Keystone of the Sandhills
Gopher tortoises play a critical role in the structure of ecological communities within the sandy soil habitats throughout the Southeast.
They can be found in the southern third of Alabama, closely associated with soils that were once beach sand, when oceans covered much of present-day Alabama. This relatively large-sized, terrestrial turtle averages 9-11 inches in length with stumpy, elephantine hind feet and flattened, shovel-like forelimbs adapted for digging burrows. Burrows average an impressive fifteen feet long and six feet deep and offer protection from temperature extremes, moisture loss, and predators. Additionally, burrows serve as a refuge for over 350 other species, including species such as the gopher frog, Eastern indigo snake, Eastern diamondback rattlesnake and many others that benefit from this association. If this keystone species was lost, other species that depend on the burrow structure for survival would cease to exist.
The greatest threat to their existence is habitat loss and continues to be the main factor leading to gopher tortoise declines. This includes forest land conversion to other uses like subdivisions, solar farms, and pine stands that lack adequate management to maintain open mid-story allowing light to the forest floor propagating herbaceous plants that tortoises require. Gopher tortoises typically inhabit uplands in the Coastal Plain, especially areas with relatively well-drained, sandy soils. Historically, tortoises, along with many other rare species, were associated with the longleaf pine natural communities of the coastal plain. Today, gopher tortoises can be found in many fire-maintained open pine forests with suitable soils, in particular, on Wildlife Management Areas possessing these characteristics. Prescribed fire allows sunlight to reach the forest floor promoting an abundance and diversity of ground cover needed for forage and creates open canopy pine forests that tortoises thrive in. When preferred habitat becomes unsuitable, tortoises move to open areas such as food plots, powerlines and roadsides due to the abundance of forage. The key to maintaining high quality gopher tortoise habitat is prescribed fire every 2 years, which in turn creates great habitat for quail, turkey, deer, and other species that utilize early successional habitats.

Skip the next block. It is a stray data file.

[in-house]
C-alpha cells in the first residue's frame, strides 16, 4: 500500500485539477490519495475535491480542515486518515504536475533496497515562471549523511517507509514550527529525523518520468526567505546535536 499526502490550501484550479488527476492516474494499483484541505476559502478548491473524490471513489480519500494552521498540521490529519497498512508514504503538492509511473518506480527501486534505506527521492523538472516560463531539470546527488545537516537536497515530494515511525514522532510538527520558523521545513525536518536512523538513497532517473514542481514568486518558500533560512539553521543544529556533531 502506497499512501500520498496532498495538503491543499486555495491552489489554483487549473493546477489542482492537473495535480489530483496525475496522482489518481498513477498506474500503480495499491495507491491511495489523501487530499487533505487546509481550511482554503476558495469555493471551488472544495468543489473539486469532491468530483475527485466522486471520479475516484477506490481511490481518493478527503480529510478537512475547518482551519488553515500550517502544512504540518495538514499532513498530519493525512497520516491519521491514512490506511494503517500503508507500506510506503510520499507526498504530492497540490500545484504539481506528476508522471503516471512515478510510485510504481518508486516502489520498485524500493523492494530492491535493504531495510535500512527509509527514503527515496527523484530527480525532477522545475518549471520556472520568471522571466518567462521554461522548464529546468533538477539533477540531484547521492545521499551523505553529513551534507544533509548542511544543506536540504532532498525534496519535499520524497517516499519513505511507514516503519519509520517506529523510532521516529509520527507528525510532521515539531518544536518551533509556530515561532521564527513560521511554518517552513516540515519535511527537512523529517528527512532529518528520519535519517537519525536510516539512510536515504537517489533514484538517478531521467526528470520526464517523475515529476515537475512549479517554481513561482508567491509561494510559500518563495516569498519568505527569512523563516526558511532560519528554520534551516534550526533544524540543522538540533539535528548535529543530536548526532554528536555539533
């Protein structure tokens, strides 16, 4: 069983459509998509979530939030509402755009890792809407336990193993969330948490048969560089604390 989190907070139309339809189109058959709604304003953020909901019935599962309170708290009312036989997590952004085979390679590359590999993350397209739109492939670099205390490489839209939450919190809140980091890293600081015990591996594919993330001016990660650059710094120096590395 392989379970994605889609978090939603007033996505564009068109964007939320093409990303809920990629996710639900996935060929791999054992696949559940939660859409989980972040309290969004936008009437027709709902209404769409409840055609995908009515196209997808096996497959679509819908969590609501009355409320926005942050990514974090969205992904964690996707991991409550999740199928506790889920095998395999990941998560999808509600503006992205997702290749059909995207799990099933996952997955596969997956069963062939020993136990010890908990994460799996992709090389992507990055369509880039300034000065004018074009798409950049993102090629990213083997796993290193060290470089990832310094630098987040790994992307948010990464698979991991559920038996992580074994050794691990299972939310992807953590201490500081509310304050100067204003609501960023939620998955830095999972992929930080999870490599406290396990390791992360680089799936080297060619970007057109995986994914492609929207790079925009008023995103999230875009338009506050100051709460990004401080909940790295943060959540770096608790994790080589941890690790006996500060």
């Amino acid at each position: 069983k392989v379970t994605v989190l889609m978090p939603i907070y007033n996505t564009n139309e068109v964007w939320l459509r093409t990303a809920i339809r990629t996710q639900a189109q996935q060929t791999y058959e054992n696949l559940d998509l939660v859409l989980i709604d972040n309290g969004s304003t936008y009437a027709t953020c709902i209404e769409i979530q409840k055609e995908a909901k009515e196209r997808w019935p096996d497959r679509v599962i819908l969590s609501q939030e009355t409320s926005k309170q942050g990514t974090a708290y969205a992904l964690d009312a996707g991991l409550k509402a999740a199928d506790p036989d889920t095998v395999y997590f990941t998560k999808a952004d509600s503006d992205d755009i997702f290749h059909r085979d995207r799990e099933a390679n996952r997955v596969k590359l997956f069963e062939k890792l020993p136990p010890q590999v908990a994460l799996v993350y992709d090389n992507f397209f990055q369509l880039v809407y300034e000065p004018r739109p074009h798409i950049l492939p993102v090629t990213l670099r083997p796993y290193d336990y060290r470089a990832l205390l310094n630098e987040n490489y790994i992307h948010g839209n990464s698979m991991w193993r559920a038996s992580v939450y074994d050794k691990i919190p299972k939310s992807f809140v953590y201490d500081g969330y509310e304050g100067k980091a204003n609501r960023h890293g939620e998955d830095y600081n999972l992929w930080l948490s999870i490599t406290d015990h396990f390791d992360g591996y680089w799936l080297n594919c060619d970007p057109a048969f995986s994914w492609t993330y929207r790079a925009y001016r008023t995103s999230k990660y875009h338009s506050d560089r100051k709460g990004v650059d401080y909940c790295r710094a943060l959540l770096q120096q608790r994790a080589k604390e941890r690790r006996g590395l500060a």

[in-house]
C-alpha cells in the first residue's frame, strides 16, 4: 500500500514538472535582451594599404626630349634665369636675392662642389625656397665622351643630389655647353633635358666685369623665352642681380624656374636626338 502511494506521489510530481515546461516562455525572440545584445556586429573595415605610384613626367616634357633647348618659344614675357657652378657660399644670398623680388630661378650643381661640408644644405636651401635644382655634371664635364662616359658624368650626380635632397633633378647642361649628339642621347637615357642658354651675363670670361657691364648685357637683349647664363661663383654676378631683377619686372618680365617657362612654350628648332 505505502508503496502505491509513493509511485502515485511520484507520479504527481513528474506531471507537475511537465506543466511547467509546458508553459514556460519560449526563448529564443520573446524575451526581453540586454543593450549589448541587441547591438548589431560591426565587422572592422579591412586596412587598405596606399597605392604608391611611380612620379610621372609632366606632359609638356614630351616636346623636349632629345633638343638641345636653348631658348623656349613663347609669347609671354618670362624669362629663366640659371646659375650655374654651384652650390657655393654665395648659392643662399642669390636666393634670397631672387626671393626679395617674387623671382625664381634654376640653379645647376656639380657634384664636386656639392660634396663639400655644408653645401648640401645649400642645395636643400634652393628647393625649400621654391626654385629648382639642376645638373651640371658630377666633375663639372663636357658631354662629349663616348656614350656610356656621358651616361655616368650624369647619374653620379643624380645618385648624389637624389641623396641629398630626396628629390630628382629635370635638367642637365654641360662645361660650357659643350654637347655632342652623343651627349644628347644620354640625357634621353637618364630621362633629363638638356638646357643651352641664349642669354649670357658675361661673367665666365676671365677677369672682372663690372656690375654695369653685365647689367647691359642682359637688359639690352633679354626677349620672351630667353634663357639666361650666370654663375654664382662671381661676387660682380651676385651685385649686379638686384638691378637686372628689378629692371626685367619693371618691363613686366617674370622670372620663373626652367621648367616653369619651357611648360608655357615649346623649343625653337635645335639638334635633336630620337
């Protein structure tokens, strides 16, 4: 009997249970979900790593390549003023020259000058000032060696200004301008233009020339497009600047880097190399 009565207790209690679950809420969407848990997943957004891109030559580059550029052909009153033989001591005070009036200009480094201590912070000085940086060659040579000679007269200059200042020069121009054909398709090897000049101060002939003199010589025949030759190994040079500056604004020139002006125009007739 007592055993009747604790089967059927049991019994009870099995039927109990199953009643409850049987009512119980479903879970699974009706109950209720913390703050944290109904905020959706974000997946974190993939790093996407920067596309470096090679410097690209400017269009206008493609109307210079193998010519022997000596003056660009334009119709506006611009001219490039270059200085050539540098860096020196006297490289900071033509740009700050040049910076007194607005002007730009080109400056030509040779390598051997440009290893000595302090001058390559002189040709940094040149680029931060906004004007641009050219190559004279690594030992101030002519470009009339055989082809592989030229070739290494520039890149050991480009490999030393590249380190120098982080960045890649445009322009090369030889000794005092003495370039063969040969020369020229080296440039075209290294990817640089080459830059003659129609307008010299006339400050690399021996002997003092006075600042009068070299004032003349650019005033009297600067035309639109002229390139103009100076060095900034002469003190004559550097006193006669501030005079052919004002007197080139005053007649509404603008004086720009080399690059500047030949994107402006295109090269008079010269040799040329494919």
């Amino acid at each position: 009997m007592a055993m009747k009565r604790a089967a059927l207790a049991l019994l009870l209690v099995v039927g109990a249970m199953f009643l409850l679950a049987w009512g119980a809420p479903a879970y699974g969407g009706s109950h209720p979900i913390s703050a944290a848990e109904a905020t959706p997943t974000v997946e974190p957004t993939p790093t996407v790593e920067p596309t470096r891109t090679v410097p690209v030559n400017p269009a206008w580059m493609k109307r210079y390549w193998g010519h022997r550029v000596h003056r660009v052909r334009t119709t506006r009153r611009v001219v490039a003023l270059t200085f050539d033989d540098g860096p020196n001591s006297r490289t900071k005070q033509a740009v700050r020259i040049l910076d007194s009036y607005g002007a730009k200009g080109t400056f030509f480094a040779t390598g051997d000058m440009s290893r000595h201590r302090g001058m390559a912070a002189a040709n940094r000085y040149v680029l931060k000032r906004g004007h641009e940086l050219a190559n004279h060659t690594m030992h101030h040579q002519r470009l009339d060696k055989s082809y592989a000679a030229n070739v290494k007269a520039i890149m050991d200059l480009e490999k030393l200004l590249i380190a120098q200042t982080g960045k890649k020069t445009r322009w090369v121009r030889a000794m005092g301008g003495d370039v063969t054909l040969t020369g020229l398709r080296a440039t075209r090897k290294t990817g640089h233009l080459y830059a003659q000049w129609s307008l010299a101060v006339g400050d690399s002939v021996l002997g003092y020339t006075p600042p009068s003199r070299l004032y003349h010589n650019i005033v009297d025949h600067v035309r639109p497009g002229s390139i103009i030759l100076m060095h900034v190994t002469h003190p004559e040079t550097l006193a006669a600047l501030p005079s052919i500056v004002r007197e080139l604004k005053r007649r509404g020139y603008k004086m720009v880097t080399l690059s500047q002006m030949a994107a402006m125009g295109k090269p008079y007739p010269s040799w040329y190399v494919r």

The Alabama Division of Wildlife and Freshwater Fisheries, along with partners and private landowners, have been working cooperatively to manage for tortoises across their Alabama range. Ongoing conservation efforts include partnerships and outreach through the Gopher Tortoise Candidate Conservation Agreement, Alabama Tortoise Alliance, Gopher Tortoise information meetings, gopher tortoise surveys for qualifying nonindustrial private landowners, along with a variety of education and outreach opportunities for landowners.
Landowner assistance programs are available for management practices that enhance, maintain, or restore gopher tortoise habitat in southern Alabama. The tortoise is a nationally identified target species of the Working Lands for Wildlife partnership (Natural Resources Conservation Services and U.S. Fish and Wildlife Service) which is a collaborative approach to conserve tortoise habitat on working lands. The Southern Alabama Gopher Tortoise Habitat Project (American Forest Foundation and Partners for Fish and Wildlife Program partnership) is focused on enhancing occupied and potential habitat and obtaining information about populations and habitat potential. Common conservation practices include prescribe burning, timber stand thinning, longleaf pine tree planting, and invasive species control.
To find out more about how you can help gopher tortoise conservation, go to www.outdooralabama.com or contact [email protected] or 334.242.3469.